According to Save the Children, a shocking 7,202 instances of Diphtheria outbreak in Nigeria, a highly contagious bacterial infection that can be fatal if not treated, were verified in Nigeria this week, with rates soaring in recent months and children seriously impacted.
Since the outbreak began in May 2022, 453 deaths have been confirmed, with the majority of cases occurring in the last three months. The vast majority of confirmed cases (6,185) were registered in Kano, Nigeria’s second most populous state, located in the country’s north.
Three out of every four confirmed cases, or 73.6% of all cases, are of children under the age of 14, with those aged 5 to 14 bearing the brunt of the disease.
Diphtheria is a vaccine-preventable disease that has been mostly eradicated throughout the world, while rare outbreaks occur in areas where significant populations of children have missed this usual vaccination, such as the disruptions in vaccinations produced by the COVID-19 pandemic.
However, even before the pandemic, Nigeria had one of the world’s lowest vaccination rates, with efforts to improve routine immunization coverage and cut under-five mortality having met with minimal success.
Only 42% of Nigerian children under the age of 15 are fully protected from diphtheria, and in the most recent outbreak, 80% of confirmed cases were unvaccinated people.
Save the Children is conducting a large-scale health response in Kano, Yobe, and Katsina states, in collaboration with local authorities. Save the Children’s Emergency Health Unit is deploying professional health and supply chain personnel to assist overburdened clinics in detecting and treating diphtheria cases, as well as assisting with mass vaccination programs in the hardest afflicted areas.
However, Save the Children warns that a mass vaccination campaign will only be successful if the vaccine shortfall is addressed immediately. Severe shortages of the requisite vaccination and antitoxin to treat the disease in Nigeria mean that the situation might worsen, putting many children at danger of severe illness and death, according to the child rights organization.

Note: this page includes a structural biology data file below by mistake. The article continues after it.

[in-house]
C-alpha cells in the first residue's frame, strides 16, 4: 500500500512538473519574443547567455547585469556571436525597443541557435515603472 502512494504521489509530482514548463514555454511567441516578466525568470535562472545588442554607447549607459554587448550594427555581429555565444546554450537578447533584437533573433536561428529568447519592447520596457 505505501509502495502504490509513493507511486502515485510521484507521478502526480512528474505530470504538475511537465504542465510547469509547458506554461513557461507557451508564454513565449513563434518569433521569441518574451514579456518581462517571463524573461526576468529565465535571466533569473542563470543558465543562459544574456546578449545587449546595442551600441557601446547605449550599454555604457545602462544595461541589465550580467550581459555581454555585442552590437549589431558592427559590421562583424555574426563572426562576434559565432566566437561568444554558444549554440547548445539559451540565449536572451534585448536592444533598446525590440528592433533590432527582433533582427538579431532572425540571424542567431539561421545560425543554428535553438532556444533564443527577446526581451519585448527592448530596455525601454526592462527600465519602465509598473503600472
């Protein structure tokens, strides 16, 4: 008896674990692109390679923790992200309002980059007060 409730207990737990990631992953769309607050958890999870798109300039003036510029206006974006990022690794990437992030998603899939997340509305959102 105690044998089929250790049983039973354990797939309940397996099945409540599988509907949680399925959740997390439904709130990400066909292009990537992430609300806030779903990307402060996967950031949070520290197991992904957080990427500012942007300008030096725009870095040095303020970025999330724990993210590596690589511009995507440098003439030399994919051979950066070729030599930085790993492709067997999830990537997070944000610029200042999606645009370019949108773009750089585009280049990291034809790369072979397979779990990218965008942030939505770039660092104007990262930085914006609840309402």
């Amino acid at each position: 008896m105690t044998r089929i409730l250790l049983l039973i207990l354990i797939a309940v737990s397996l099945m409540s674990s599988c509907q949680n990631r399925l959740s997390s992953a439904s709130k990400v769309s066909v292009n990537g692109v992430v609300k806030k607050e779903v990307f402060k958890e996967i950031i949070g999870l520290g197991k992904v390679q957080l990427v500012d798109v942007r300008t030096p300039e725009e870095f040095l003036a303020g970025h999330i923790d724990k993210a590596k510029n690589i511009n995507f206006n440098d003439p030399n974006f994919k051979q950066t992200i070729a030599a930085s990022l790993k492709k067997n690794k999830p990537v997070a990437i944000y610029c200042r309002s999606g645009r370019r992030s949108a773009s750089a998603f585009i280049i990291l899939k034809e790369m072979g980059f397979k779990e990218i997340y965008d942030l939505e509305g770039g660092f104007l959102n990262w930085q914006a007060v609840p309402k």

Interim Country Director for Nigeria for Save the Children, Faton Krasniqi, stated: “The entire humanitarian community is aware of the situation here.” We are cooperating closely and collaborating with the Nigerian Ministry of Health to ensure that everyone who requires treatment receives it and that the sickness is contained.
“Diphtheria can be fatal in more than 10% of cases, but this can rise in places such as overcrowded displacement camps or informal settlements in cities, where families have limited access to health services or where health facilities are overburdened.”
“The response to this outbreak requires an urgent injection of funding and a large supply of vaccines to ensure we can contain it, and to save children’s lives.”
Save the Children is urging donors to help the government’s, UN’s, and humanitarian agencies’ complete response to assist local health services in dealing with the inflow of diphtheria cases, obtain more vaccines, and begin a mass immunization drive.
Save the Children has been working in Nigeria since 2001, providing families with food, clean water, nutrition and protection services, sexual and reproductive health care, and education. Save the Children also offers technical assistance to the government on policy changes and reforms, particularly in important sectors such as health, education, and social protection.
The Emergency Health Unit of Save the Children will collaborate with local health workers to ensure they have the expertise and equipment needed to detect and treat diphtheria cases, as well as conduct contract tracing and community education to help minimize the disease’s spread. In addition, the unit is ready to assist with mass immunization programs as vaccine supplies become available.
The Emergency Health Unit has extensive expertise responding to and controlling disease outbreaks such as Ebola, cholera, COVID-19, and measles. In 2022, the team was in Nigeria reacting to a cholera outbreak.